Impact of osteoarthritis on rehabilitation for persons with hip fracture


  • FIM Instrument is a trademark of the Uniform Data System for Medical Rehabilitation, a division of the UB Foundation Activities, Inc.



To determine the impact of osteoarthritis (OA) on length of rehabilitation stay, Functional Independence Measure (FIM Instrument) ratings at discharge and followup, functional gain, and percentage of patients discharged home.


We conducted a retrospective cohort analysis using a national registry of US medical rehabilitation inpatients. We obtained standardized data for all patients admitted after a hip fracture between 1994 and 2001. Our primary analytical method was multiple regression analysis. Outcome variables were length of stay, FIM Instrument ratings at discharge and followup, functional gain, and percentage of patients discharged home. The predictor variable was the presence of OA. Covariates were age, sex, race/ethnicity, other comorbidity, admission FIM ratings, total hip replacement, and time to followup.


We studied 1,953 patients with OA and 11,441 patients without OA admitted to inpatient rehabilitation facilities after hip fracture. Mean ± SD length of stay for patients with OA was 18.1 ± 10.0 days versus 16.5 ± 8.9 days for those without OA (P < 0.01). After adjusting for age, sex, race/ethnicity, comorbidity, admission FIM ratings, and total hip replacement, OA was associated with a longer rehabilitation stay (1.4 days; P < 0.01) and slightly higher discharge FIM ratings; however, OA was not associated with lower weekly rehabilitation gain, followup FIM ratings, and percentage discharged home.


Persons with hip fracture and OA had longer inpatient rehabilitation length of stay than persons without OA, but there were similarities in weekly rehabilitation gain and percentage discharged home.


Osteoarthritis (OA) is a common disorder among older adults; up to 80% of all individuals over the age of 60 have radiographic findings of OA (1), even though the proportion with symptomatic disease is lower. When symptomatic, OA can cause significant joint pain or dysfunction and interfere with activities of daily living (2, 3).

The impact of OA as a comorbid condition is not well established. OA has been shown to both adversely impact functional recovery among patients who experience stroke and prolong inpatient rehabilitation stay (4). Because delayed functional recovery increases rehabilitation length of stay and associated costs, more investigations are needed to understand the impact of OA as a comorbid condition in recovery from acute illnesses.

In 2002, the Centers for Medicare and Medicaid Services changed reimbursement for rehabilitation hospitalization from fee-for-service to a prospective payment system (PPS). PPS reimburses rehabilitation services based on case-mix groups. Although PPS allows for higher payment based on comorbidities, OA is not one of the comorbidities that result in increased reimbursement. The Centers for Medicare and Medicaid Services currently encourage research on the impact of arthritis among persons with disabilities (5).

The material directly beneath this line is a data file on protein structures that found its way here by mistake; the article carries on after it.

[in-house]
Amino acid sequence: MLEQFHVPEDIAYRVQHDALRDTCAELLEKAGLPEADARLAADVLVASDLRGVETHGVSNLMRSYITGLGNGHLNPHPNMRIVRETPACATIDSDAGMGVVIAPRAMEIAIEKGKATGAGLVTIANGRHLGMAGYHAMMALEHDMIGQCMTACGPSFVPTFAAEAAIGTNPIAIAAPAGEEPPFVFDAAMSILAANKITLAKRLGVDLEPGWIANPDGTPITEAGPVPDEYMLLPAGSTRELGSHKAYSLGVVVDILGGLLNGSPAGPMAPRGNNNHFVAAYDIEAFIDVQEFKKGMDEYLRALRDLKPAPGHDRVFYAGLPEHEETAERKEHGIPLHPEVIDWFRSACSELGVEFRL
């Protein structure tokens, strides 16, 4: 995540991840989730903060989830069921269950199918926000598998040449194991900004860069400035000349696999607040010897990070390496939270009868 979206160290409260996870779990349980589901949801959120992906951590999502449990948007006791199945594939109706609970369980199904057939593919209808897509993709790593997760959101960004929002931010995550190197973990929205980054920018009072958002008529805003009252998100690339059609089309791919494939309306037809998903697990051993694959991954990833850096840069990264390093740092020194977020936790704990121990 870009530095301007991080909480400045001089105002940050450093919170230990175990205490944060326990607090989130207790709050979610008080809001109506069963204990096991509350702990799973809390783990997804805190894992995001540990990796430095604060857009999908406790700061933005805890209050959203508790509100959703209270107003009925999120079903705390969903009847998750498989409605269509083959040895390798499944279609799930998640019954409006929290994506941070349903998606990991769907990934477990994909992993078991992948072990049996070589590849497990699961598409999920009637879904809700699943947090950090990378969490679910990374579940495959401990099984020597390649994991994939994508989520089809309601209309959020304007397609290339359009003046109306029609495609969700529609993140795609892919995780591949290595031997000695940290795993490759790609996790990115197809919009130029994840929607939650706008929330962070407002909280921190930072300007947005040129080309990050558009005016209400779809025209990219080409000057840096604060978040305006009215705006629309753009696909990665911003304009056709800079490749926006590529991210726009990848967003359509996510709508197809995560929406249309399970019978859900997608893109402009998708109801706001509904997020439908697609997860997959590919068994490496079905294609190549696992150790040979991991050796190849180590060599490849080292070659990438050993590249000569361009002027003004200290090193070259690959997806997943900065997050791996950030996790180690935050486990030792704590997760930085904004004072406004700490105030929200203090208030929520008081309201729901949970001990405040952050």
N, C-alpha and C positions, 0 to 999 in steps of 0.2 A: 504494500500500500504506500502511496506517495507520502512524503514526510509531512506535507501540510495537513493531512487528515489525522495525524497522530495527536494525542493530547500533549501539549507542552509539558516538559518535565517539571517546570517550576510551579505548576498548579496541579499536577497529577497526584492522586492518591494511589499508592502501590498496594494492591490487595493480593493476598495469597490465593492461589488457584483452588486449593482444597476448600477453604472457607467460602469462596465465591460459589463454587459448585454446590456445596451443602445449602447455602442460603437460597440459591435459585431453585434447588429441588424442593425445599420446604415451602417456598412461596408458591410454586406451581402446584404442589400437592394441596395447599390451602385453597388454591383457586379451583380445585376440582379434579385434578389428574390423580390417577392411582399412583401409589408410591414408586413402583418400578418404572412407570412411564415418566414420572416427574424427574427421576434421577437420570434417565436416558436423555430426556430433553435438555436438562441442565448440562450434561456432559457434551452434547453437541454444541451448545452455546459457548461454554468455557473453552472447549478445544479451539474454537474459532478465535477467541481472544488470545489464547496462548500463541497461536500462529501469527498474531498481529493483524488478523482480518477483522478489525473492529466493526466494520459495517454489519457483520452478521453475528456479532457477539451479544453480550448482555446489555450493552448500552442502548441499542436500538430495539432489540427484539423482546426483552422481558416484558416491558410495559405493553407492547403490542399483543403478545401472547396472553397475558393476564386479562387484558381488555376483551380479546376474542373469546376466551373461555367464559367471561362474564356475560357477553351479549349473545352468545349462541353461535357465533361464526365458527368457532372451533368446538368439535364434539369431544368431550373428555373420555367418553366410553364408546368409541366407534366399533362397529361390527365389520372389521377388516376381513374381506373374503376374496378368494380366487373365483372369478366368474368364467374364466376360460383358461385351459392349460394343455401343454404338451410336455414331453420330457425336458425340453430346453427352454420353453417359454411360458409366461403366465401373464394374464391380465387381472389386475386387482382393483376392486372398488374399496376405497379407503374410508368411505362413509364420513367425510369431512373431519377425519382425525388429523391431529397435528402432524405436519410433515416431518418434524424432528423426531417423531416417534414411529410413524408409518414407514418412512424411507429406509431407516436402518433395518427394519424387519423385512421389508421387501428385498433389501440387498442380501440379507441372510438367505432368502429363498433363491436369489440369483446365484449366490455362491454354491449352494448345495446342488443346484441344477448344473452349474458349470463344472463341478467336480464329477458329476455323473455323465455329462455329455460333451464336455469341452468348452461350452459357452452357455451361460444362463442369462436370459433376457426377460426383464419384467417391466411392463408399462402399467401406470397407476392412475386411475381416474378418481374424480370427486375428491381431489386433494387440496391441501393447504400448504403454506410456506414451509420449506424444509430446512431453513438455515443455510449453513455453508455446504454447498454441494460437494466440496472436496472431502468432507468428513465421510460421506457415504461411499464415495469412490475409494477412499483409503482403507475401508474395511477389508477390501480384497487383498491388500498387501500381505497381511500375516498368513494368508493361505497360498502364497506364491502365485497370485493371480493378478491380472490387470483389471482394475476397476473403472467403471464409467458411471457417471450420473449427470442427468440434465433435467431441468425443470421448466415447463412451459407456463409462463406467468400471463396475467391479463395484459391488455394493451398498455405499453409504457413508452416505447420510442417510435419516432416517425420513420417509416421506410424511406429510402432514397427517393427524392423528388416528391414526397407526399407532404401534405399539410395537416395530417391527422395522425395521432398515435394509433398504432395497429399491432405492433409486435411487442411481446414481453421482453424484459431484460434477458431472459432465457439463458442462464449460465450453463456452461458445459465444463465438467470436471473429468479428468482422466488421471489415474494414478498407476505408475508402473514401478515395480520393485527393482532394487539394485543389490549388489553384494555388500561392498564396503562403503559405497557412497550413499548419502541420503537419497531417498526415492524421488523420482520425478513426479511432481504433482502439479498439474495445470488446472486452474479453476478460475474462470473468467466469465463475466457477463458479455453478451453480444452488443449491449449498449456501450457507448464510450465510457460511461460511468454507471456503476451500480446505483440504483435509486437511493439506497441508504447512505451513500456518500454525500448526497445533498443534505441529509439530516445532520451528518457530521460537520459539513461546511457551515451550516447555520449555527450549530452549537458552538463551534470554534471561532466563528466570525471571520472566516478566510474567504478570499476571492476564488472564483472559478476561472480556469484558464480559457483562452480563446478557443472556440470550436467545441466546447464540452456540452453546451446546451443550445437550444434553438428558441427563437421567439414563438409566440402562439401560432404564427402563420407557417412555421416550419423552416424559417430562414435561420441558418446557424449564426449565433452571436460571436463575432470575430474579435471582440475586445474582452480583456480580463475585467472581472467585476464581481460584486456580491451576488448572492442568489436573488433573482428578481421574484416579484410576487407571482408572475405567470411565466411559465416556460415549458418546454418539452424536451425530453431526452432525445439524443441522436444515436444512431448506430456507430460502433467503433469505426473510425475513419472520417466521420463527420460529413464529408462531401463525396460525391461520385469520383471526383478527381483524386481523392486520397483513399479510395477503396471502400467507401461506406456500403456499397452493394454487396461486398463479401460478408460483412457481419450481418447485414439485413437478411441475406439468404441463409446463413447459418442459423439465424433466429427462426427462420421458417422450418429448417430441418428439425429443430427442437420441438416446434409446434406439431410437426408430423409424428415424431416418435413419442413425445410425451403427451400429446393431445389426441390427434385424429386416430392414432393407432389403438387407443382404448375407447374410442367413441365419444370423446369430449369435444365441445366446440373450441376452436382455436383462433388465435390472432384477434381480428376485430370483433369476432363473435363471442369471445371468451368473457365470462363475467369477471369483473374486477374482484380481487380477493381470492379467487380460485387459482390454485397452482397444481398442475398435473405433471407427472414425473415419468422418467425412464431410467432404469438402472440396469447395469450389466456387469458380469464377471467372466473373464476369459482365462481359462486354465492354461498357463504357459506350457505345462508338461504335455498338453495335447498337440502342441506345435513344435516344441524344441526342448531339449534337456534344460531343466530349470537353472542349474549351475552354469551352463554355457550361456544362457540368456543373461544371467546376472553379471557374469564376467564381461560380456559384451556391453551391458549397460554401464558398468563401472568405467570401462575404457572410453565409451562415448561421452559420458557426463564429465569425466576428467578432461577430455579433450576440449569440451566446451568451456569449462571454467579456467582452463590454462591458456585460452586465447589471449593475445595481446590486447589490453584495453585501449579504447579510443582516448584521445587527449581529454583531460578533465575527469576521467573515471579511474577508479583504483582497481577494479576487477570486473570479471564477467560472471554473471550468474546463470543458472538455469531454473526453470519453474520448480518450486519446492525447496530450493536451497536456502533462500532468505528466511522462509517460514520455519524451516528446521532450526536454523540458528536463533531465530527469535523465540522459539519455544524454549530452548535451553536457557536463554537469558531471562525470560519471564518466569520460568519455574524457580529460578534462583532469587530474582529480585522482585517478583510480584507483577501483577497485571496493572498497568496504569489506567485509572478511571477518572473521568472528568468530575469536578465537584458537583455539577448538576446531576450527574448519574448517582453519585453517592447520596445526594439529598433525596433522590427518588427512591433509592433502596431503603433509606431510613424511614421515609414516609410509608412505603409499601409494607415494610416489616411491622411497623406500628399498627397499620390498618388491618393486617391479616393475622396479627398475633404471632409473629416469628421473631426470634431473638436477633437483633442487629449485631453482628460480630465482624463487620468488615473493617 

The purpose of this study was to examine the impact of OA as a comorbid condition during and after rehabilitation for persons who experience a hip fracture. Among elderly patients undergoing rehabilitation, hip fracture is an important cause of morbidity and mortality. In 1997, the attributable cost of hip fracture was approximated at $81,000; the estimated cost of all hip fracture in the US for that year was $20 billion (6). Hip fracture prevalence increases with age (7), as does OA prevalence (2). OA can interfere with rehabilitation activities, such as range of motion and strengthening exercises, potentially causing delay in functional recovery and longer length of stay among patients with hip fracture. We hypothesized that OA would be associated with longer inpatient rehabilitation stay and impaired functional recovery after a hip fracture. Examining the impact of OA on length of rehabilitation stay and functional recovery (Functional Independence Measure [FIM Instrument,8] ratings at discharge and followup, functional gain, and percentage of patients discharged home) will provide information necessary to evaluate and refine PPS for rehabilitation.


We conducted a retrospective cohort analysis of the Uniform Data System for Medical Rehabilitation (UDSMR) database. The UDSMR is the largest national registry of standardized information on medical rehabilitation inpatients in the US (8, 9). The UDSMR database includes demographic variables; up to 8 diagnoses (International Classification of Diseases, Ninth Revision [ICD-9] codes); length of stay; discharge setting; and performance on a standardized measure of basic daily living skills, the FIM Instrument. Detailed information on the UDSMR has been published elsewhere (9) and is also available at the Web site (

The FIM Instrument (8) serves as an interdisciplinary indicator of the severity of disability as defined by the World Health Organization. The FIM Instrument includes 18 items in 2 domains: motor and cognitive (Table 1). The motor domain includes 6 items assessing self care, 2 items assessing sphincter control, 3 items assessing transfers, and 2 items assessing locomotion. The cognitive domain includes 2 items assessing communication and 3 items assessing social cognition. The rating of individual items focuses on the amount of assistance needed by the person to complete the activity being evaluated, with a rating of 1 indicating complete dependence and a rating of 7 indicating complete independence. Total possible FIM ratings range from 18 to 126.

Table 1. Items included in the Functional Independence Measure (FIM Instrument): domains and subscales (8)
Motor domain
 Self care
  A. Eating
  B. Grooming
  C. Bathing
  D. Dressing upper body
  E. Dressing lower body
  F. Toileting
 Sphincter control
  G. Bladder management
  H. Bowel management
  I. Bed, chair, wheelchair